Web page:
As hardware and software have increasingly penetrated more markets and the workforce in the tech industry has expanded, many potential founders in the techBio space nowadays benefit from the fact that software and hardware skills are more easily acquired, in comparison to wetware skills, suggesting that the numbers from that previous study may be different these days.
In terms of capital investment, biotech is clearly more demanding. Biotech companies produce physical goods, which requires infrastructure of size commensurate with the company’s commercial stage. In fact, most products in the biotech industry will take over ten years in their go-to-market journey. These companies must figure out how their biology will behave at scale, navigate regulators, and conduct clinical trials, all of which requires a significant amount of capital.
In the midst of such hurdles, patents are one of the most valuable types of assets a biotech company can have. A company’s patent portfolio allows investors to quickly know if a company is doing something differentiated from potential competitors. In the long-run, patents protect the unique innovations made while doing R&D. An interesting counter-argument however, is that this will only be useful if the company also has enough capital to sue whoever tries to infringe their IP.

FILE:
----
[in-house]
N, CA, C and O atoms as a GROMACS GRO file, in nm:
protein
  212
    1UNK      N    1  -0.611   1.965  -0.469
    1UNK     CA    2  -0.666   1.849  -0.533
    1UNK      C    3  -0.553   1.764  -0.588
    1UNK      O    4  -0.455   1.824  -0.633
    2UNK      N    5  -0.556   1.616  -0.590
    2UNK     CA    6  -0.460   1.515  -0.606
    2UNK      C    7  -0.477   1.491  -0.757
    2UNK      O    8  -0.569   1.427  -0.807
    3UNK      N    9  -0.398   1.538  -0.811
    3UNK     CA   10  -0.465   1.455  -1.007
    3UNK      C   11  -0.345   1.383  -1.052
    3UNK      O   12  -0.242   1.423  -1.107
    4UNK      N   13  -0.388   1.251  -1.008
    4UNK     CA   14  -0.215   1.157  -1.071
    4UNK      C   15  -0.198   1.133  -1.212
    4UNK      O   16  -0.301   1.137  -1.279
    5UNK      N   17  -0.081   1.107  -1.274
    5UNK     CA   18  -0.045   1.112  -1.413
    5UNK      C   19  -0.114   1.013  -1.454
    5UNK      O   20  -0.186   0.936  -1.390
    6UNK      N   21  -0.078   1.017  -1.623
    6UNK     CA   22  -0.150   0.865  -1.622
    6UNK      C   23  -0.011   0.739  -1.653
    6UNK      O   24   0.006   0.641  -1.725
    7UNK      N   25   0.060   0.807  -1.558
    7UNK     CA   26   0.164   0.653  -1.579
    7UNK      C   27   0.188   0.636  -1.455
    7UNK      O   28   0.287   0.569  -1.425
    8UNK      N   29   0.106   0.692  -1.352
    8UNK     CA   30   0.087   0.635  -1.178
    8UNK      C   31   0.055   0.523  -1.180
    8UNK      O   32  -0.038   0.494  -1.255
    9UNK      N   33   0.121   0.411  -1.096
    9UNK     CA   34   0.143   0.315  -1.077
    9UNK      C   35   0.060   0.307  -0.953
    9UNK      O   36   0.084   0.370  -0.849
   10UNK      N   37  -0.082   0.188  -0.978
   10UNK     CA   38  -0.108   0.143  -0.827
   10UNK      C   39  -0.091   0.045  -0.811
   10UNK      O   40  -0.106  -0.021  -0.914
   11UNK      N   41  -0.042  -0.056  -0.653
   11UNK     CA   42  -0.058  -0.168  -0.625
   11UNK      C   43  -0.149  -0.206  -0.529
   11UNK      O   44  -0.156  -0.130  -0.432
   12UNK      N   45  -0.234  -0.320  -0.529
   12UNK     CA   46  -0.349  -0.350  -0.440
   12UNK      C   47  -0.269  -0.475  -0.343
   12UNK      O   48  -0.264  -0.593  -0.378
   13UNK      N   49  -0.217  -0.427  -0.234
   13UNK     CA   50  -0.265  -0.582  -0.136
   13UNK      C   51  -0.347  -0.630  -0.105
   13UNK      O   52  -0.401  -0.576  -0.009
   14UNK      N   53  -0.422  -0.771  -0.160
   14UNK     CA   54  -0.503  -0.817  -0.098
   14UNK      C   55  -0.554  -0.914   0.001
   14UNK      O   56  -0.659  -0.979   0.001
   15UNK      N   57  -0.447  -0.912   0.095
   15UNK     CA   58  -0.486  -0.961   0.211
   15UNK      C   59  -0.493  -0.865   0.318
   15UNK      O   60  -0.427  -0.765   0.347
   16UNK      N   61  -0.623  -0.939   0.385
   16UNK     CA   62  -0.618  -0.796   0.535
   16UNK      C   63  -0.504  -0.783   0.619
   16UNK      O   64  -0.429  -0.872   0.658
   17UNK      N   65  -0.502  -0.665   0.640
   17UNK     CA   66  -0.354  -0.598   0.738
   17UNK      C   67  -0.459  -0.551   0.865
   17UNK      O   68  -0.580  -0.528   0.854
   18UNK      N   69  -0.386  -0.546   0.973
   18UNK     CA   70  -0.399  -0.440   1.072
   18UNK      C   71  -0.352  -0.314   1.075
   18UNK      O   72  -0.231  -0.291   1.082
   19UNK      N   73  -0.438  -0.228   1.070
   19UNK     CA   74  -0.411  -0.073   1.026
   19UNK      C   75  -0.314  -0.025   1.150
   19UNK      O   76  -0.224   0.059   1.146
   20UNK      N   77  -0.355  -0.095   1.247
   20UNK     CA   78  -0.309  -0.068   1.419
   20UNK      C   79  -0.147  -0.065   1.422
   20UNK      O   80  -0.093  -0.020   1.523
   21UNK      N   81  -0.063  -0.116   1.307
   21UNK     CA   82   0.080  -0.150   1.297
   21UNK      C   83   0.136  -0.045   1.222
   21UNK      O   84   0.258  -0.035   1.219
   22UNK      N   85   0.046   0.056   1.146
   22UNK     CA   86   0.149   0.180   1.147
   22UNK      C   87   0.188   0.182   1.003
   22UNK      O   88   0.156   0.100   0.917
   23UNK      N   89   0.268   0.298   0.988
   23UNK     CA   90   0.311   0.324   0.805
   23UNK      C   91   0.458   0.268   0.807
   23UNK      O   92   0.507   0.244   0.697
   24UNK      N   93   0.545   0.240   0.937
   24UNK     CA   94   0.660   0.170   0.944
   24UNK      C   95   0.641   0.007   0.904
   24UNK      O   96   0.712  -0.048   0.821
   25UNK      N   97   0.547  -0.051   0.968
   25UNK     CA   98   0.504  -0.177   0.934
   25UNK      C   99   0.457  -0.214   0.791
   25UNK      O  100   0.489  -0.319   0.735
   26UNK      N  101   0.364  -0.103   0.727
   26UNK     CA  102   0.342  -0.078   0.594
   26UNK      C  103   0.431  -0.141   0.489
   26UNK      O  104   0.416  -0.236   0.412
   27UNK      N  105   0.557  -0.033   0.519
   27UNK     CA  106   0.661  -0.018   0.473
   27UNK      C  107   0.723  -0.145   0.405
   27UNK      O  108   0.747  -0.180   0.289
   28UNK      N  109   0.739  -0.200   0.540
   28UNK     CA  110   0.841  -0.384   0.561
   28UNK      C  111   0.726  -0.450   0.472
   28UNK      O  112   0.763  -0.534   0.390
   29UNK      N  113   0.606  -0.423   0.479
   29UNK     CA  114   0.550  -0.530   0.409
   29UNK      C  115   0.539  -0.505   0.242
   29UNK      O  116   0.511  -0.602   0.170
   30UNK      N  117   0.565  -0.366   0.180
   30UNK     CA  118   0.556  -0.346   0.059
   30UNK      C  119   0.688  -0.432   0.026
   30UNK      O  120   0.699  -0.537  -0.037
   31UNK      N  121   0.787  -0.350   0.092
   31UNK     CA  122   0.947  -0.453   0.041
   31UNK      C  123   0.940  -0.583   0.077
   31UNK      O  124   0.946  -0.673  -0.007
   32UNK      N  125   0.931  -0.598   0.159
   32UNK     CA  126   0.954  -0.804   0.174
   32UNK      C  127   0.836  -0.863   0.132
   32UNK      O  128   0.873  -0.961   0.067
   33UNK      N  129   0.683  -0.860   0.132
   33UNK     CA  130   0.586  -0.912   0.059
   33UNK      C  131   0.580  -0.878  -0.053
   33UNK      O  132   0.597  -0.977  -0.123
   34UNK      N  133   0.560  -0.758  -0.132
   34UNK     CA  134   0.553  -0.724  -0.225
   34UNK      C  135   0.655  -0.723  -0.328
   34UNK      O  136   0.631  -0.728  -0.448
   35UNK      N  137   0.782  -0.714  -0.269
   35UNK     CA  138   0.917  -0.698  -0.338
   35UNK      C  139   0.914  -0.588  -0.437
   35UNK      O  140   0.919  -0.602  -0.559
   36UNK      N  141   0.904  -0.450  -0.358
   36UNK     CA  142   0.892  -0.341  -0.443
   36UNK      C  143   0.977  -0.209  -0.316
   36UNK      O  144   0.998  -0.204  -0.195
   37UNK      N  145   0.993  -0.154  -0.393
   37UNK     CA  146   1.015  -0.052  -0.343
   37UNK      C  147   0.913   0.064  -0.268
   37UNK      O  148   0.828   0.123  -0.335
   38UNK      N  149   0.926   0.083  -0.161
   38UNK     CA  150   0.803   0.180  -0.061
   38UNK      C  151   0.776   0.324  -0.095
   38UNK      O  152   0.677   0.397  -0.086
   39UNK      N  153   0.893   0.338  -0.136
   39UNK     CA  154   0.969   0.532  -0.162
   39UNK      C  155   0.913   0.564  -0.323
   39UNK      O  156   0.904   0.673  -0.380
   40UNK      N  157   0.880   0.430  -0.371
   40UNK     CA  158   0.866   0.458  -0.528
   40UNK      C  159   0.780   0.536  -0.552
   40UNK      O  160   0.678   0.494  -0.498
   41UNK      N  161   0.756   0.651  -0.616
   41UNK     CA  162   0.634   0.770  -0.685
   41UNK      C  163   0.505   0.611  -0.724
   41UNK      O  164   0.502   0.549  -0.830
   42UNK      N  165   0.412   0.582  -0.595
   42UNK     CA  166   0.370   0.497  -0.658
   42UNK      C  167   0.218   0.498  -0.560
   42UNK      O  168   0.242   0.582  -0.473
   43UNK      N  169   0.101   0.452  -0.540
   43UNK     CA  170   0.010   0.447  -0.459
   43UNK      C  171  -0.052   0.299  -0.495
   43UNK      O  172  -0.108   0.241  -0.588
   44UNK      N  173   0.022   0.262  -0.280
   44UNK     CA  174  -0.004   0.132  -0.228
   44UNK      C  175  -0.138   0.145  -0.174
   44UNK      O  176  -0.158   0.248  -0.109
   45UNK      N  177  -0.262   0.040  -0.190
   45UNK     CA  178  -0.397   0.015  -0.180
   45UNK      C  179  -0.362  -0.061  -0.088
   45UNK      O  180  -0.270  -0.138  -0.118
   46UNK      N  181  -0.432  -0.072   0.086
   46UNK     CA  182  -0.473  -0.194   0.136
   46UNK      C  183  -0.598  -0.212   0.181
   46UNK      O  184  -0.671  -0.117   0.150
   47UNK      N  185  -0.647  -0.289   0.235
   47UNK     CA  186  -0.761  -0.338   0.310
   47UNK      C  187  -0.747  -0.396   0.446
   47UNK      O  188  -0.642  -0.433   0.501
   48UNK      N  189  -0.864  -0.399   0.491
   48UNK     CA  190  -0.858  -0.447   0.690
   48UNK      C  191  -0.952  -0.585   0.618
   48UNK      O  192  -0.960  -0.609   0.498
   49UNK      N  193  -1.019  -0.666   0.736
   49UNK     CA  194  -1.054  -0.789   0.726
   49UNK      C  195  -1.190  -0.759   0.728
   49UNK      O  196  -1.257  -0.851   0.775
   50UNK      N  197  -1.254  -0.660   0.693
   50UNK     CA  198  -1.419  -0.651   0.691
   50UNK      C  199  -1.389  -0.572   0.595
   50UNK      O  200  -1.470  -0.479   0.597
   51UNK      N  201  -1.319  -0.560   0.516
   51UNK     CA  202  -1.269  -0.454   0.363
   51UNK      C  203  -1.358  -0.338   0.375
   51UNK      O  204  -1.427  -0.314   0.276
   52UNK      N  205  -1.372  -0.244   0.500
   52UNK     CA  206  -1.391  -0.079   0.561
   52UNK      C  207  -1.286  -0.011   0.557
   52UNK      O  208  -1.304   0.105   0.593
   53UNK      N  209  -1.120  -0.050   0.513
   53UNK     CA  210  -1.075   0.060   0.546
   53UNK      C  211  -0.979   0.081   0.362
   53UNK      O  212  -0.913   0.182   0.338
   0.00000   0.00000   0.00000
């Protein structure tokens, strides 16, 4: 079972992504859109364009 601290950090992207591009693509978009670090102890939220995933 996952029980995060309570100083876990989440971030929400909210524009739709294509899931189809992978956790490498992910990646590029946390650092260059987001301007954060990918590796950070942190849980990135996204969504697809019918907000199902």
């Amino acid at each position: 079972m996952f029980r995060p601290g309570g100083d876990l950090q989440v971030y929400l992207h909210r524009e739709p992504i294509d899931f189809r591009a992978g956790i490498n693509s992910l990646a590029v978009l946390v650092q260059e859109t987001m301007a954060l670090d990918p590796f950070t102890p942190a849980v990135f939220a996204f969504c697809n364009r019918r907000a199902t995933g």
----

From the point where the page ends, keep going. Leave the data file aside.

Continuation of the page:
In any case, software is not usually patentable, which means that there’s also a lower barrier of entry for competitors in the techBio space. Some exceptions may apply to companies working with hardware.
techBio for biotech
As Ray Kurzweil suggests in his book “The Singularity is Near”, we are moving from an era of linear progress to one of exponential progress. Those who assume that the 21st century will follow past trends, aren’t taking into consideration the convergence of multiple sciences and technologies.
While biology has previously relied only on the whims of evolution to iterate on itself, biotech is now standing on the shoulders of giants: technologies like Artificial Intelligence, Quantum Computing, and robotics are making biology easier, cheaper, and faster to engineer.
These fields have impacted nearly every industry over the past five decades, and now they have enabled the application of the DBTL cycle to biology, empowering bioengineers to grow a healthier and more sustainable future.